Diamond drill cores from Agnico Eagle's Kittila gold mine in Finland. Copyright: The Intelligent Miner
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“I sincerely believe that if we want to attract women into mining and engineering, we need to start very young”

Dr Penny Stewart talks to Carly Leonida about her mining heritage, how she came to establish PETRA Data Science, and why toys like Lego are so important to the future of mining

In the first of this special series of interviews focused on inspirational women in the mining technology space, I spoke to Dr Penny Stewart, managing director and founder of PETRA Data Science.

I first met Penny in 2017 when I read about the work that her team had done to implement machine-learning algorithms and reduce mill downtime at Newcrest’s Lihir mine in Papua New Guinea. I approached her for a telephone interview which led to a great piece for Mining Magazine, and we have worked together on many articles since.

PETRA has gone on to take the mining industry by storm, but despite the company’s success, Penny’s door has always remained open when I have a tech-based question. She is generous with both her expertise and introductions to contacts, and that’s why I named her as one of the women in mining that I look up to; Penny walks the talk when it comes to supporting other women in this sector.

Tell us about your background and training. What attracted you to the mining industry?

As a third-generation mining engineer born in Kalgoorlie, mining is significant part of my heritage and identity.

I remember going to work with my Dad on weekends in Mt Isa, and being impressed by the infrastructure, equipment, blast vibrations and shaft headframe that whisked people below surface. Dad was responsible for implementing the new million tonne mass blasting methods, and I remember finding the ground vibrations from blasting very exciting!

I was also very lucky that my Mum provided my sister and I with lots of Lego and other construction toys, and very early electronic maths games tablets to play with.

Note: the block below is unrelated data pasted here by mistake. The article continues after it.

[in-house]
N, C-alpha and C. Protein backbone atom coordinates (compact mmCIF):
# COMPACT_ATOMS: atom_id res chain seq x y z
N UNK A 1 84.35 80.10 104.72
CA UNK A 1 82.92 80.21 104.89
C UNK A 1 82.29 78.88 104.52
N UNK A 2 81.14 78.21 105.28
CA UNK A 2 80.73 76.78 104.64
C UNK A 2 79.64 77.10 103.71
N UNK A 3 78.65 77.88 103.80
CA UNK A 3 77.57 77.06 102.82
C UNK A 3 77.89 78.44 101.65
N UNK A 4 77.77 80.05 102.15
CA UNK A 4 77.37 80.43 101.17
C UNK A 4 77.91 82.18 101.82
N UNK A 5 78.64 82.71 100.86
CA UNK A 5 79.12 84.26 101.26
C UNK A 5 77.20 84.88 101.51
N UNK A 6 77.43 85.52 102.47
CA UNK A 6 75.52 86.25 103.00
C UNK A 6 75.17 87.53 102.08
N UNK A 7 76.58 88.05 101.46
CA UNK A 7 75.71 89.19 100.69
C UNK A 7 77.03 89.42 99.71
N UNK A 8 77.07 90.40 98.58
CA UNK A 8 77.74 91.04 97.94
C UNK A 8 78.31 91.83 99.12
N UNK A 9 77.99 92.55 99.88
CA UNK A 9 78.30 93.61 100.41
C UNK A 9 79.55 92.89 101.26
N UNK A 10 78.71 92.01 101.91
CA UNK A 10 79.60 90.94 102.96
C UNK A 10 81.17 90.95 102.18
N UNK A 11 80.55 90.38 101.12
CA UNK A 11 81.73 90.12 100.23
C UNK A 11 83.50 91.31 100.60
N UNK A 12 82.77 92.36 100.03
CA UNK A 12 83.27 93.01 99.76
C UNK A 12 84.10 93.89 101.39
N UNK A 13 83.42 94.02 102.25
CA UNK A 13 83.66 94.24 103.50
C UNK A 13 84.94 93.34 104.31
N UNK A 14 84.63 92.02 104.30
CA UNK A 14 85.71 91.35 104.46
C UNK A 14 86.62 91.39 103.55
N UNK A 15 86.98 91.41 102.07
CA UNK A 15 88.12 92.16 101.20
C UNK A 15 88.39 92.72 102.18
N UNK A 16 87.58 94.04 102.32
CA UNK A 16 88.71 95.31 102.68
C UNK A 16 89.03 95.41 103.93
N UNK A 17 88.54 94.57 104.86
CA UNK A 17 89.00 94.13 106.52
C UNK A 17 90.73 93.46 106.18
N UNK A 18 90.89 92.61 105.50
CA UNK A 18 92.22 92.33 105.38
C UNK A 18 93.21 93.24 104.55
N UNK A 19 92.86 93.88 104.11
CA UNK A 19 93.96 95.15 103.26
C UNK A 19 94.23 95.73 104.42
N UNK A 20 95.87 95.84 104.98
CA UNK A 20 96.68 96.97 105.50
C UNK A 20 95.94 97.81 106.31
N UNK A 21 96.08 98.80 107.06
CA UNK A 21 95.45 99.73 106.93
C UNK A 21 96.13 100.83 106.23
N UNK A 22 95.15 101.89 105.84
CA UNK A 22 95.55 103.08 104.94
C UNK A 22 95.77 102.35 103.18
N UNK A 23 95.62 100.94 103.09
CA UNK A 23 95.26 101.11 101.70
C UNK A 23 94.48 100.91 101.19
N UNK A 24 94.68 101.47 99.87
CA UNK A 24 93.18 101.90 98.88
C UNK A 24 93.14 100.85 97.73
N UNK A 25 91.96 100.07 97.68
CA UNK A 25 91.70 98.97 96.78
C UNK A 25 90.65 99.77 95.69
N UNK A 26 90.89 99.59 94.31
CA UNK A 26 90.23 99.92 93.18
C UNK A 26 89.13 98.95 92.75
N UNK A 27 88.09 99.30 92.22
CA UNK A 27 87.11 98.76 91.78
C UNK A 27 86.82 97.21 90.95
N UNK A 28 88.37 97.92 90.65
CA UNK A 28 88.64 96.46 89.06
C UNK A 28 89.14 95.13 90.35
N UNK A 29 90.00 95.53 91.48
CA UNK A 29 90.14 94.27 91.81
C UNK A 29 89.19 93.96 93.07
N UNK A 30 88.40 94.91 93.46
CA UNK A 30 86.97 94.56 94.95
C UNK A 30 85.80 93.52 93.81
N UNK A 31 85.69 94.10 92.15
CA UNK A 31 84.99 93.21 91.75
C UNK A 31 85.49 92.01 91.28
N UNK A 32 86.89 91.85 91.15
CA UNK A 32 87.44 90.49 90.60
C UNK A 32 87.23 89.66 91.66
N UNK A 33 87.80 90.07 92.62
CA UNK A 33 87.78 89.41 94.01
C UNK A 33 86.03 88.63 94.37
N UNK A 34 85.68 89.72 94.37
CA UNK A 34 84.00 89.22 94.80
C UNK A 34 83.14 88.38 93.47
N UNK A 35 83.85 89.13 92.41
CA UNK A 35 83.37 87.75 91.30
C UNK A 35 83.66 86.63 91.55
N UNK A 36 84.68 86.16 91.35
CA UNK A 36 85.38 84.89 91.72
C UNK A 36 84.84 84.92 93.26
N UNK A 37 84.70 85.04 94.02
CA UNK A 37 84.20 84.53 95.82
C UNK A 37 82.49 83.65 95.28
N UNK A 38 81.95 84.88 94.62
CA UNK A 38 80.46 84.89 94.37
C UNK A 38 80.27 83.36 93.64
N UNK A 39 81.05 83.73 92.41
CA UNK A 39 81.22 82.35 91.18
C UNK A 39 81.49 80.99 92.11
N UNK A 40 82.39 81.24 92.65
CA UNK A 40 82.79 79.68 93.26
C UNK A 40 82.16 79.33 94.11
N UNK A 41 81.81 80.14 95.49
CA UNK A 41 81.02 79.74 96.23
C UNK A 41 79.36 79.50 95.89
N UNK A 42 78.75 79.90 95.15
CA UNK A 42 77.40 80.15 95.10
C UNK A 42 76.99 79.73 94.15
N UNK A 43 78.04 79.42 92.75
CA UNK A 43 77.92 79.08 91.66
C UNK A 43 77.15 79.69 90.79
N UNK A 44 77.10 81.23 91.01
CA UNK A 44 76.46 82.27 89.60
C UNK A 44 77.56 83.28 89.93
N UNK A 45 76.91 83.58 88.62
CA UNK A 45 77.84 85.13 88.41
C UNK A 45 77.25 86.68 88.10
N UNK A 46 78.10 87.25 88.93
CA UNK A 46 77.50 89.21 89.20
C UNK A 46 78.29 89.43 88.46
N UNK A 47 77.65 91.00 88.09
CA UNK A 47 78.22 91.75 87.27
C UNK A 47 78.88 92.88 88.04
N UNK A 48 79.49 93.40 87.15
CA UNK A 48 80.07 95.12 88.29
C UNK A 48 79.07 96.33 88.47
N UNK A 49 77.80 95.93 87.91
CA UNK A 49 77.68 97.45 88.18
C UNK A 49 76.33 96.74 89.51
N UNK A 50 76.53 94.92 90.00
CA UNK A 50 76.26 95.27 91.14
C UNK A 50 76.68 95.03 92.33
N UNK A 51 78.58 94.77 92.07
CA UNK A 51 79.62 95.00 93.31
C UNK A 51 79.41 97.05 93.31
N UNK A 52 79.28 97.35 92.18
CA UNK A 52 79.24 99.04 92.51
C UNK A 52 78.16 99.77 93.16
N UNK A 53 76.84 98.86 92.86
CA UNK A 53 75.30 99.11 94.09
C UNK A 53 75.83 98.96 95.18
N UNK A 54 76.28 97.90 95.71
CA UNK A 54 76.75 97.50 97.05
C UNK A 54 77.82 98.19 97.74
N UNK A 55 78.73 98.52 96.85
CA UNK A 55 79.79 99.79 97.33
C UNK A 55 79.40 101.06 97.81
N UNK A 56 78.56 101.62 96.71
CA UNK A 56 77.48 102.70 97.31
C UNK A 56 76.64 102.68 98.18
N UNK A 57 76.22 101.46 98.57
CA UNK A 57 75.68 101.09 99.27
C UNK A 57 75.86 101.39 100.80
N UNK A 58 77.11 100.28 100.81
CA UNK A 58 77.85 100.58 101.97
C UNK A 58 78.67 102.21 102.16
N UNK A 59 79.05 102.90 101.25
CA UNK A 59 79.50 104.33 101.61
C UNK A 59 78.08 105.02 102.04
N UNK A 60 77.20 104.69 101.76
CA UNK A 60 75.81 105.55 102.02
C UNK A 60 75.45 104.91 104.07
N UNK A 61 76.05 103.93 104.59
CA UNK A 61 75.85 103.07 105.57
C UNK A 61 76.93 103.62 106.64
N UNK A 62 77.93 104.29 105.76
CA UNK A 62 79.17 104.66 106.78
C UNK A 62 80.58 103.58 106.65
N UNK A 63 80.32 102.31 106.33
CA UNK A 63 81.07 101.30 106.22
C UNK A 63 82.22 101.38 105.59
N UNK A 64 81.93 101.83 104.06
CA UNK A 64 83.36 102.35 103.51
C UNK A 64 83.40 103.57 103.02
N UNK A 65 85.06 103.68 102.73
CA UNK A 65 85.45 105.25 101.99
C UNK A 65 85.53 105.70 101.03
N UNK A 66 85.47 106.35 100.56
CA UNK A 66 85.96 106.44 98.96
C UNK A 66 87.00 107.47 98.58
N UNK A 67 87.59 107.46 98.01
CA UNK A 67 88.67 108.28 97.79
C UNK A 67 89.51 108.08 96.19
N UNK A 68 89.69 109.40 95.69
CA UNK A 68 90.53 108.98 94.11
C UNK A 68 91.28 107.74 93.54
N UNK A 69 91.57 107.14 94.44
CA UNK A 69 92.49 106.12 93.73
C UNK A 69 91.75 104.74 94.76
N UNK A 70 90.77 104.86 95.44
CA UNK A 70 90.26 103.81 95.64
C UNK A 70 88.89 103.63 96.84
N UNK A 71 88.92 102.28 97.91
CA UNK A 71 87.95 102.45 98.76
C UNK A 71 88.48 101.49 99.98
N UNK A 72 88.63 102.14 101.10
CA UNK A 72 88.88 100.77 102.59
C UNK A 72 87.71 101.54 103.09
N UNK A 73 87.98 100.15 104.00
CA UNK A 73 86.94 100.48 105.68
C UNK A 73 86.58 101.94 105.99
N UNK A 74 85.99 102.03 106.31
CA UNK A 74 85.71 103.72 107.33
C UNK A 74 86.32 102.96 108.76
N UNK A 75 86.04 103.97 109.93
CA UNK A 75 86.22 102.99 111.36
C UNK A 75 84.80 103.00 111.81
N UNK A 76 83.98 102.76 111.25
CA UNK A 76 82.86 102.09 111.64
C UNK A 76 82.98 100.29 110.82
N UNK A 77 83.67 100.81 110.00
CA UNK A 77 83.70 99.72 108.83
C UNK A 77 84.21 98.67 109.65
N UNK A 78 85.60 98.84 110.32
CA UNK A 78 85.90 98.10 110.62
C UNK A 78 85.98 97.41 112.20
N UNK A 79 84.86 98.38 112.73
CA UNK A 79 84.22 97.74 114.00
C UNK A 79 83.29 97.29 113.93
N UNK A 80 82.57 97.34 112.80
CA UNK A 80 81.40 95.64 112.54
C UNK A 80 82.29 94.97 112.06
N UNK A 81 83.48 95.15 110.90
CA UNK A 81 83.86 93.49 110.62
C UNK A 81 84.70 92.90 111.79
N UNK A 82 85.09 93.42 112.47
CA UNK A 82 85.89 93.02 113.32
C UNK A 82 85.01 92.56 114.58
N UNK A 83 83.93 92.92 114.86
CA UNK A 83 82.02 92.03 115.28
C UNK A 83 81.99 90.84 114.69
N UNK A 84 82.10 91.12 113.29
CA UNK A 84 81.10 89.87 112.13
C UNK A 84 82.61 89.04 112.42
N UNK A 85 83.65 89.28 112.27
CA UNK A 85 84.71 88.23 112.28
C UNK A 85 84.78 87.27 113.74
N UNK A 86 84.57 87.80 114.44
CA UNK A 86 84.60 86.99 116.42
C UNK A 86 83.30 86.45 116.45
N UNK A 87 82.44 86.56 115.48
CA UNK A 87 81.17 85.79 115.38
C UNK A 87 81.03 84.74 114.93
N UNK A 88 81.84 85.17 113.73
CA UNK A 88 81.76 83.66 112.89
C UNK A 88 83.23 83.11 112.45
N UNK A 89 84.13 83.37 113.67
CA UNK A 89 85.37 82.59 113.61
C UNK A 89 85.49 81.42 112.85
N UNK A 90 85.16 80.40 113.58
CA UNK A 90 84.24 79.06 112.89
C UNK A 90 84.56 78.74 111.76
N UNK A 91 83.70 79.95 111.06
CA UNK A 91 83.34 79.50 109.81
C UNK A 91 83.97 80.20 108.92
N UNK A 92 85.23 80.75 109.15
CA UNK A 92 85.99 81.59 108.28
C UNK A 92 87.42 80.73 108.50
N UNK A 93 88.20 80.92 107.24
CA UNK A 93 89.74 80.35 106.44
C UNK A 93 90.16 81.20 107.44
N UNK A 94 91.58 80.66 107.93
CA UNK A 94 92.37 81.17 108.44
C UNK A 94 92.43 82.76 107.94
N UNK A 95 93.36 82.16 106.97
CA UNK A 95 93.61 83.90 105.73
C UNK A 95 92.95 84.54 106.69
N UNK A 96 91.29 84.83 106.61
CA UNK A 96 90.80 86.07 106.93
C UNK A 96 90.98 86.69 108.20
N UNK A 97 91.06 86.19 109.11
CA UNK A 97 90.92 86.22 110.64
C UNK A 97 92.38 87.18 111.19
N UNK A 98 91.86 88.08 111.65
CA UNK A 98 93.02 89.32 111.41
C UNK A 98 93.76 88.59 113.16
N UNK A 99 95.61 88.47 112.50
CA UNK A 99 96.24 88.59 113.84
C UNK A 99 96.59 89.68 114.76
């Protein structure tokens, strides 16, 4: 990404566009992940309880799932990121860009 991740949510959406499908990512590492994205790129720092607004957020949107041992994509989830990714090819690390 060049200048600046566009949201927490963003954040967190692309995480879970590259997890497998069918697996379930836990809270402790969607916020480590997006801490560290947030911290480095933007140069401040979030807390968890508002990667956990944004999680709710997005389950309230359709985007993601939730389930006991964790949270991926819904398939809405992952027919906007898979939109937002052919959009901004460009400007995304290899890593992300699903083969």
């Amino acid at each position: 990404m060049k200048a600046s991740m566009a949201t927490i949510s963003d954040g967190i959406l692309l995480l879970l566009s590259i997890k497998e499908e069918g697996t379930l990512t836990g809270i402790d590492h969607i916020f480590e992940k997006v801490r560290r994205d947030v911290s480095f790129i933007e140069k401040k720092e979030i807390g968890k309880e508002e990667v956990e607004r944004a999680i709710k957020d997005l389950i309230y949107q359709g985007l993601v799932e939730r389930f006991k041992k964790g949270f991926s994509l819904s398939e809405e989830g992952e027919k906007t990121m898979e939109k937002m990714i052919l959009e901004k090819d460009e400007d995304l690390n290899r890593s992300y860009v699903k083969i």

Later as a teenager, I was also very lucky to learn about engineering through go-karting (Dad taught me how to service the engine), and I read about how engines worked in our World Book encyclopaedia).

I mention all this because I sincerely believe that if we want to attract women into mining and engineering, we need to start very young. While mining technology is all about IoT-sensors, algorithms and software, the physical world of mining company’s assets are still primarily: the orebody, and the engineering machines (motors, gearboxes, drives, and control systems).

While there is no doubt that mining technology adds huge value, I believe that to be a world-class mining technology provider you need to be passionately interested in these physical assets, and what makes them productive, efficient and reliable.

Penny is a third-generation mining engineer and was born in Kalgoorlie, Western Australia
Penny is a third-generation mining engineer and was born in Kalgoorlie, Western Australia. Image: Penny Stewart

What led you from mining engineering to a focus on data science, and ultimately establishing PETRA?

I spent the first six years of my career following a traditional mining engineering career path, including spending over a year working underground as an operator and shift boss.

I became very interested in how rock mechanics affects our ability to execute our mining plans safely. At the time, rock falls had contributed to multiple fatalities in Western Australian underground mines, and the industry was responding with new guidelines for ground support and an increasing number of geotechnical engineers on mine sites.

After a couple of years working as a production and planning engineer at KCGM, I decided to go back to uni and study rock mechanics and blasting as part of my PhD project on minimising dilution in narrow vein mines. At the time, a lot of engineers were super focused on physics-based modelling, and whilst I did a bit of that as part of my PhD, I found statistical analysis more powerful.

I was fortunate to learn statistics from the Julius Kruttschnitt Minerals Research Centre’s (JKMRC) world experts in applying statistics to mining data, including Professor Tim Napier-Munn, Professor Bill Whiten and Professor Geoff Lyman, all of whom generously supported postgraduate students with informal and formal learning opportunities.

Data science is the confluence of mathematics, domain knowledge and computer science to productionise mathematics. As an engineer with practical statistical understanding, I could see huge potential for data science in mining, and in June 2015 founded PETRA data science to extract value from mining data.

PETRA is not just about developing machine-learning and optimisation algorithms for mining, it is also founded on the fundamental belief that geological variability has a huge effect on our ability to execute our mining plans.